By Ann Parrilli
"Hello. Hello?" I could hear some shuffling on the other side of the door.
"This is the United States Census Bureau. I'm here to help you fill out your census form. It will only 10 minutes. Can you please open the door?"
I was about to graduate from college in Chicago and was determined to spend at least part of the summer of 1970 in Italy. When my roommate said she could get me a temporary job helping with the 1970 census I jumped at the chance.
After a scant three days of training, we were set loose upon the unsuspecting public to ask such unseemly questions as, "How many toilets do you have in the house?" and "Is there anyone living here who is not related to you?"
We could pretty much work our own hours as long as we didn't harass people too late at night. I'm sure I violated that rule more than once in order to launch a sneak attack on a household full of working people who weren't around during the day.
A few days later: "Hello. It's your census worker again. I think I hear that you're home. This will only take a minute".
That was probably not true. This particular household was assigned a long form which took 15 to 20 minutes to complete. But for every completed long form I would be paid $2.50 instead of the $1.25 for a short form. I was not about to let this hefty fish get away.
Despite the turmoil of the late 60s, the average citizen was remarkably compliant and, I hoped, mindful of the penalty incurred for assaulting a census taker or refusing to provide information demand of them by the U.S. government.
A few days later: "Hello. It's your census worker again. Are you feeling better today? I'd like to talk to you if possible". I could hear someone close to the door.
Finally the frail, warbling voice of an elderly woman - "My son said not to open the door to anyone". The accent was eastern European.
"Oh, but I'm a government worker so you have nothing to worry about." And then, shamefully, I persisted. "It's against the law not to comply with the census."
One of my more memorable experiences was the family of 13 recently arrived from China. They smiled politely and lined up in family groups so I would know who belonged to whom because they all seemed to have the same name. But I'm afraid my luck ran out when I asked the Toilet Question.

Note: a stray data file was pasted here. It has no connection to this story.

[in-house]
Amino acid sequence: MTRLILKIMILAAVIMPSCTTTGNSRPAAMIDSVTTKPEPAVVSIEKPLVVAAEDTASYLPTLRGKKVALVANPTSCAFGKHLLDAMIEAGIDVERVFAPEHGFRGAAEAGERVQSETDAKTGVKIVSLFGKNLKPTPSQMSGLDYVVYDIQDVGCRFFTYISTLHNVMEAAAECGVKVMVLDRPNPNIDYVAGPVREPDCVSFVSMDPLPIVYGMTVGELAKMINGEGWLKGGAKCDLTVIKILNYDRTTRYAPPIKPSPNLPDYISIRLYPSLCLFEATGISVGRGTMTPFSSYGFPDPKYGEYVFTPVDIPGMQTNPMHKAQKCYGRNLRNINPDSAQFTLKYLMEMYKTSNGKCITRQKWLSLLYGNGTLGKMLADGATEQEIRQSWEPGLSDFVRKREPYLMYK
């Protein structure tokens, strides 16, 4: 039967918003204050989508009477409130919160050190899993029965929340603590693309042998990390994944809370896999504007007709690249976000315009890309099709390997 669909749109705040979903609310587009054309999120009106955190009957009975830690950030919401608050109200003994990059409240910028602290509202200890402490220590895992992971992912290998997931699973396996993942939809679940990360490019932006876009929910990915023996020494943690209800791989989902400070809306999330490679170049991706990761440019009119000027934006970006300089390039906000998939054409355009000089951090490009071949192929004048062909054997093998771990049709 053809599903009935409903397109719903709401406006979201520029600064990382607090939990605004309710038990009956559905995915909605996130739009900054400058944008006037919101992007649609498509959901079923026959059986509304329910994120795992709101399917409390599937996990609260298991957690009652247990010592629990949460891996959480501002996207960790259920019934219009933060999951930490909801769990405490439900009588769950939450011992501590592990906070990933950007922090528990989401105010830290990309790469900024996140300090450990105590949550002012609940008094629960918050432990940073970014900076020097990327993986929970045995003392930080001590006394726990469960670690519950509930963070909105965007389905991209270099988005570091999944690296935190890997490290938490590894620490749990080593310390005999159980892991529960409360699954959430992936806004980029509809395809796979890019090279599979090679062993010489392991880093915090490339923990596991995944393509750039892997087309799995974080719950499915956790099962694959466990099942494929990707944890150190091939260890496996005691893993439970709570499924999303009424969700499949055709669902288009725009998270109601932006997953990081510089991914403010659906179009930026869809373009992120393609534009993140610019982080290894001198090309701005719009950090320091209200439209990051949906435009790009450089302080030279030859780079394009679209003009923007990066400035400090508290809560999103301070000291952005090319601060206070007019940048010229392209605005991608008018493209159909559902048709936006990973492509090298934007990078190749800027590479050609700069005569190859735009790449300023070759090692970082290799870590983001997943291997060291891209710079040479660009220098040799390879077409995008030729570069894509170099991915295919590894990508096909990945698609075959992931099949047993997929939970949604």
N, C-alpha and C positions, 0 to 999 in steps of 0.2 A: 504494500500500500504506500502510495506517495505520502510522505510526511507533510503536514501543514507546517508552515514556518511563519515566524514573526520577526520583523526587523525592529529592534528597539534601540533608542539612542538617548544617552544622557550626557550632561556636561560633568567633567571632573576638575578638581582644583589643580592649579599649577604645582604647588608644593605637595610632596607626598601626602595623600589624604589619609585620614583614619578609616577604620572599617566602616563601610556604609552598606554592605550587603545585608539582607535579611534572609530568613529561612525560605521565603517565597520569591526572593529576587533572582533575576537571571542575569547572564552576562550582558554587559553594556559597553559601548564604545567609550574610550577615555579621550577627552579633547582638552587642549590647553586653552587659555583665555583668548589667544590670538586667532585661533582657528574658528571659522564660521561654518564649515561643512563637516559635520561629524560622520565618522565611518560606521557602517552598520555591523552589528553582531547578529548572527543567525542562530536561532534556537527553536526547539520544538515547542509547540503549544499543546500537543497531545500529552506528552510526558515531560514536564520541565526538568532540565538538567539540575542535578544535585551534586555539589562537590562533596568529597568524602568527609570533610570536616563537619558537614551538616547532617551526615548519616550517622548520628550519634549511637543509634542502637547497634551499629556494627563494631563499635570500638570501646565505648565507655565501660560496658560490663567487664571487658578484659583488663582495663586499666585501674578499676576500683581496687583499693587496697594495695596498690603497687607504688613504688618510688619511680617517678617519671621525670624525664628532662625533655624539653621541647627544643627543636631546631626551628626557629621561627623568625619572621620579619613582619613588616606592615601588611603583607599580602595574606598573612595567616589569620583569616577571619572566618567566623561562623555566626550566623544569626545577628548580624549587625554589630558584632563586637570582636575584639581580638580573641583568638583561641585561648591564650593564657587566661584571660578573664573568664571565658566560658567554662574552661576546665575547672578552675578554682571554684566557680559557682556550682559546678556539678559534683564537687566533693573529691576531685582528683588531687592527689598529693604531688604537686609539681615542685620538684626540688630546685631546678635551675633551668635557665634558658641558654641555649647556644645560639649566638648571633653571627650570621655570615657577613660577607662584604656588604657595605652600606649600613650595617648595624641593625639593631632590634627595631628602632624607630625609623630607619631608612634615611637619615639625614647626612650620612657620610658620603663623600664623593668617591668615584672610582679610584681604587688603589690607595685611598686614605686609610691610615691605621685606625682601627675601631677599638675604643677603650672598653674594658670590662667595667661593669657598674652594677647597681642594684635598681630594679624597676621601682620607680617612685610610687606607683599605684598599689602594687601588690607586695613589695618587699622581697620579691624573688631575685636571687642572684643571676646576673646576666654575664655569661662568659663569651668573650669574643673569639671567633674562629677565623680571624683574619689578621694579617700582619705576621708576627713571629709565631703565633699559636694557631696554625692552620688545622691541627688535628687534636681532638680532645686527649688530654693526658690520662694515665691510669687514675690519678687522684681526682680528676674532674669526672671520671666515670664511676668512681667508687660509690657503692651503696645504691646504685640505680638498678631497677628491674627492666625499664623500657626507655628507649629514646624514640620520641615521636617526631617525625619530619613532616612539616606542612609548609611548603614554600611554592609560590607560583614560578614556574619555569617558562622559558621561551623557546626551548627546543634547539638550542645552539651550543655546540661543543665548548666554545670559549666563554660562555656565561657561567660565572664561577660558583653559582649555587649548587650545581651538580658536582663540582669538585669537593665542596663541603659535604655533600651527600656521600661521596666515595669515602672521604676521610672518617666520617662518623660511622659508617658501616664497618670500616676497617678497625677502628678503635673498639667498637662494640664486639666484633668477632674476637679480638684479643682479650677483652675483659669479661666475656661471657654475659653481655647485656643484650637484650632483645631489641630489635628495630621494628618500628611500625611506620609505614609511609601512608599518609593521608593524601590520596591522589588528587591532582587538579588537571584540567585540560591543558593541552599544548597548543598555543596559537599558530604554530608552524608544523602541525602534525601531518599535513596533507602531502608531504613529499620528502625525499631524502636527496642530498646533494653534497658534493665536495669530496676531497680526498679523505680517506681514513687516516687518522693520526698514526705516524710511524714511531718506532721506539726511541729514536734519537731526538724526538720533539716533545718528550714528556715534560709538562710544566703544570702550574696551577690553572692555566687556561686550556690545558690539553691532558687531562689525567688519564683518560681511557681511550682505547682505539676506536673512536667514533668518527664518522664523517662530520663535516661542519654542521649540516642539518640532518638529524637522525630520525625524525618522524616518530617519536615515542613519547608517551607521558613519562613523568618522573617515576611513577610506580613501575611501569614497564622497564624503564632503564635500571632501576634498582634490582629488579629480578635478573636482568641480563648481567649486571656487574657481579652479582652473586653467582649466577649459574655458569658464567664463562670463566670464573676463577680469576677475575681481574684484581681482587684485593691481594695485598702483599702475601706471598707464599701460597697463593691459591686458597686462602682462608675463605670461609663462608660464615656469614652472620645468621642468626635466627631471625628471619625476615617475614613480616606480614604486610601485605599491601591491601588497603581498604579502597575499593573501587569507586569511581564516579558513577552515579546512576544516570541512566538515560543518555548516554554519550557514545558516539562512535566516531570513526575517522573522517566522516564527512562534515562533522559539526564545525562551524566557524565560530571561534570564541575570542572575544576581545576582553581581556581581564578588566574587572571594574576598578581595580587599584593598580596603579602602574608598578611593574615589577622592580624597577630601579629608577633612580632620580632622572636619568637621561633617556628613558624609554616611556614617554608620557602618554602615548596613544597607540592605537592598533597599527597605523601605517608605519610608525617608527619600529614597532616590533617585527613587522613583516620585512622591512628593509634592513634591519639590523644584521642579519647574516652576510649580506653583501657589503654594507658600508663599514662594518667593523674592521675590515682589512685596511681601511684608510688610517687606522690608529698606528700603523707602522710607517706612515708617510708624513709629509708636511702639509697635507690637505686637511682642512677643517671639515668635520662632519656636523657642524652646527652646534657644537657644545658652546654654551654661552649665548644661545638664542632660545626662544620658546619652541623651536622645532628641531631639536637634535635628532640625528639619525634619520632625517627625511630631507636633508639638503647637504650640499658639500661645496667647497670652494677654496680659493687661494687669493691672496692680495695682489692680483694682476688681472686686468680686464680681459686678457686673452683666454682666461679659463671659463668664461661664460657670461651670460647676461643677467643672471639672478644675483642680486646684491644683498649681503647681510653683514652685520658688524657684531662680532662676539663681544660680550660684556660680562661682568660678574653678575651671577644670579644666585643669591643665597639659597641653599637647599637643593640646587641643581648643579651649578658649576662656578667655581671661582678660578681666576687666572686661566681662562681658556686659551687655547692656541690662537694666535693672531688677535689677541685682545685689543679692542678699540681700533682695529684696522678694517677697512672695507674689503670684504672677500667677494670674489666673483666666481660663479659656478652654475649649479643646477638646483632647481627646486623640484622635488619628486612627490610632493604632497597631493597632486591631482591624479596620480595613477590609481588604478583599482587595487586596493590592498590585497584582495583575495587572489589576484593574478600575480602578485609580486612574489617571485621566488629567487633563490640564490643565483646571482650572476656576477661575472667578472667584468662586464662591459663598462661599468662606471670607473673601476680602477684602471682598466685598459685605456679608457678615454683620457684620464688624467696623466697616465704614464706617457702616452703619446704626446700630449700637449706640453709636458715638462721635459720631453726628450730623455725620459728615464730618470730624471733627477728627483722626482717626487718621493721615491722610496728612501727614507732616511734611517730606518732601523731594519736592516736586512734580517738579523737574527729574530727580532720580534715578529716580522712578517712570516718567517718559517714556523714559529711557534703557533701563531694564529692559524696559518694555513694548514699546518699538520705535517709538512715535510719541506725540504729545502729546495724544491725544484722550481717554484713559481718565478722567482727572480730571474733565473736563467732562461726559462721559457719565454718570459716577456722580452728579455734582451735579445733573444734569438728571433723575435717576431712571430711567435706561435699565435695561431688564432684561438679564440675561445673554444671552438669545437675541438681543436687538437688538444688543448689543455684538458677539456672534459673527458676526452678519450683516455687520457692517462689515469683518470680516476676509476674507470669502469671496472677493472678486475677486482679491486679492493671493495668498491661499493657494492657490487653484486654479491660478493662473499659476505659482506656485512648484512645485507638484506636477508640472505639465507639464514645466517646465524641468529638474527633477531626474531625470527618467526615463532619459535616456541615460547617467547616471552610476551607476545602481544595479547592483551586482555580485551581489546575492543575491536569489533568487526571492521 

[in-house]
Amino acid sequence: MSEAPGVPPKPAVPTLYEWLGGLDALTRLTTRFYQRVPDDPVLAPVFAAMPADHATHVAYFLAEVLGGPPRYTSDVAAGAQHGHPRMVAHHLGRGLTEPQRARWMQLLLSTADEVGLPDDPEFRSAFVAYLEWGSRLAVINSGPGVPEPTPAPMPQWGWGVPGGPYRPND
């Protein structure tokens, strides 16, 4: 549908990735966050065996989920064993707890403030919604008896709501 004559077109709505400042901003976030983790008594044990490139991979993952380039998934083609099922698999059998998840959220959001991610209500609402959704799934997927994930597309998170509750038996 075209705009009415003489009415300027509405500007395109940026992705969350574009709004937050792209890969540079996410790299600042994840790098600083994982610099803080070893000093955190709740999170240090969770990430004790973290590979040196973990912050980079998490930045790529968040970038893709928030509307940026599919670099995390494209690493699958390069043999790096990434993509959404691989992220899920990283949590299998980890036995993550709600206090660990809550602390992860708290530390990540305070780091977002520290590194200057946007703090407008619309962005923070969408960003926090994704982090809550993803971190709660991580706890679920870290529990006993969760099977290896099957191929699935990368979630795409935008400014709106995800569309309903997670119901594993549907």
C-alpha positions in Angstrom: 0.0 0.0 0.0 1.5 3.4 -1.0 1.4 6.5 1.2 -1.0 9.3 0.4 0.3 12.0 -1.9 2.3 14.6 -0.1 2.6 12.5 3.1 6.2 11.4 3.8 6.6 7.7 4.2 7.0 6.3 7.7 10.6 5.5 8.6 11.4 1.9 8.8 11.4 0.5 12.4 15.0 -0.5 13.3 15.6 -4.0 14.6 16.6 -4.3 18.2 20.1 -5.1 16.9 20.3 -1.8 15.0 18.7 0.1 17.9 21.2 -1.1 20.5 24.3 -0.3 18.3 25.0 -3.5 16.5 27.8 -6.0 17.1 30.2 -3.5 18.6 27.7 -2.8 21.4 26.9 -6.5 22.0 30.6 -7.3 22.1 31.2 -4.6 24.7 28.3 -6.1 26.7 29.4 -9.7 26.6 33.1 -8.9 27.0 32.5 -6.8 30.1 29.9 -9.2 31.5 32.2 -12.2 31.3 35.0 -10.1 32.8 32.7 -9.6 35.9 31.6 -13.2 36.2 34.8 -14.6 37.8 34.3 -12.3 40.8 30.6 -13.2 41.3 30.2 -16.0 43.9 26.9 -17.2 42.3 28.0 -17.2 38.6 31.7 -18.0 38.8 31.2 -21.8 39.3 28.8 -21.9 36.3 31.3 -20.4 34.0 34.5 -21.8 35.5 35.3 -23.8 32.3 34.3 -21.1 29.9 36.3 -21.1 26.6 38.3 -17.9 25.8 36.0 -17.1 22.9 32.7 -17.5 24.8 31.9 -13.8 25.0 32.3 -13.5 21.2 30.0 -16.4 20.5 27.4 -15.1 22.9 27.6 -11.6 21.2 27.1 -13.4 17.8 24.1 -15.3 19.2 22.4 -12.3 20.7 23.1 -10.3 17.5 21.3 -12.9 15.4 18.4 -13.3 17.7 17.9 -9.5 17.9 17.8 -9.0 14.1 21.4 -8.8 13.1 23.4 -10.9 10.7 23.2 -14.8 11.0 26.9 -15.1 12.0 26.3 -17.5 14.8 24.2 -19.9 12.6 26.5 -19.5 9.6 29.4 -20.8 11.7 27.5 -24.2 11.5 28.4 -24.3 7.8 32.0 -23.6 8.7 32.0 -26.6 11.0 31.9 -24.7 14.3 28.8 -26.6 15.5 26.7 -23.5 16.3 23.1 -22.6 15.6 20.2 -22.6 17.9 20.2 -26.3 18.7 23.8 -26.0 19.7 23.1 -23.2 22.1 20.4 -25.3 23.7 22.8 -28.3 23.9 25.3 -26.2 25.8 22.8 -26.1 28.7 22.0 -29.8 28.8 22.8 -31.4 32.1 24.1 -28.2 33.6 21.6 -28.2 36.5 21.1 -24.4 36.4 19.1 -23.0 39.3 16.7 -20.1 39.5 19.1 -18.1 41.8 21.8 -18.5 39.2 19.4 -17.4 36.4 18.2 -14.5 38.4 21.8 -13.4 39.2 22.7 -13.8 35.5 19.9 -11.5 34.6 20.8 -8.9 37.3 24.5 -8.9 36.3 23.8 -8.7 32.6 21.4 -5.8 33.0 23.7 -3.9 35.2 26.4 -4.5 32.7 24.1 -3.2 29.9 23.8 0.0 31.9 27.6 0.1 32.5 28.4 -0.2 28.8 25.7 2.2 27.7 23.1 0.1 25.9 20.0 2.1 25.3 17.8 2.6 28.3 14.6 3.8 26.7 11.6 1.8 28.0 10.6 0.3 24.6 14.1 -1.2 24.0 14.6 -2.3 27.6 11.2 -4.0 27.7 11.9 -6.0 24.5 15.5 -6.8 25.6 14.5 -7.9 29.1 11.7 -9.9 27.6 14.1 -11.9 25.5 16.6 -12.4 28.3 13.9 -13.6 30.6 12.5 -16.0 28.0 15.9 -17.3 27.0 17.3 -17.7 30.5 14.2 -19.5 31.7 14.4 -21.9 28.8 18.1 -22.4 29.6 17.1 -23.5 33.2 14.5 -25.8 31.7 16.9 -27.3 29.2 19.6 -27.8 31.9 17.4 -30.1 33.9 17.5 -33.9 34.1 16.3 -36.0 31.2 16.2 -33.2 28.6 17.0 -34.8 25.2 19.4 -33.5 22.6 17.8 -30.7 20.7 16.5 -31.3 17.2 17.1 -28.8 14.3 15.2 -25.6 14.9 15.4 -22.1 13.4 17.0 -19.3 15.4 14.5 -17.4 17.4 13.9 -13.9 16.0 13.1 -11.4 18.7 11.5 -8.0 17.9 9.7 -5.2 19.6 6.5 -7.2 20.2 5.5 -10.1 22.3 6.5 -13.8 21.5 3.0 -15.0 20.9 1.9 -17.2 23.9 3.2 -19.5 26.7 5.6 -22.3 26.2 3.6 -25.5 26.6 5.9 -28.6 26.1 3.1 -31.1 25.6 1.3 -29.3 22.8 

I went to the bathroom, pointed to the porcelain vessel and asked if there was only one. They gently urged me inside and closed the door, stifling giggles, when they mistakenly assumed that what I needed was to use the lavatory.
And finally: "Hi. I'm back. Did you talk to your son? Can I come in and help you fill our your census form? I could hear her slippers scraping the floor as she approached the door.
"I'm not dressed." I sensed her guard softening.
"Oh, that's okay. I'm guessing you're in a nice warm robe. That's fine."
After a long, dry minute I heard series of locks slowly snapping open. The face that greeted me was older than I expected, apprehensive and kind. When she stepped aside, it was tentatively and a bit unsteadily. Her pink robe was stained here and there and not at all warm looking.
Mrs. Gershen was a frail 82-year-old who lived alone in her high rise apartment. She didn't go out anymore except when her son came to get her every Friday for the Shabbat meal at his house.
As we filled out the census form, she confessed that sometimes when she felt lonely at night she'd take the elevator down to the lobby and chat with the doorman.
Long after the prized form was completed, we were still drinking the tea she had insisted on preparing for me. She told me that she and her husband had left Russia with their three children, embarking on a 30-year odyssey that took them to China, on to Uruguay and finally to the U.S. because they wanted their children to grow up there.
It was dark by the time we washed the teacups. I think I had been there over two hours. She wanted me to stay for dinner but I had a study group in half an hour.
I visited her once more after that but thought better of returning again. She hadn't told her son about our visits and I was uneasy about having manipulated my way around his mandate.
Maybe I was just being selfish and doubted whether I could alleviate the loneliness that had turned an intractable "no" into a brave, if tentative request for friendship.
EDITORIAL NOTE: You are a prolific bunch of writers and there is now a backlog of reader stories to carry us almost to summer. So for awhile, I am not accepting new stories until we work through some of the ones already on the list.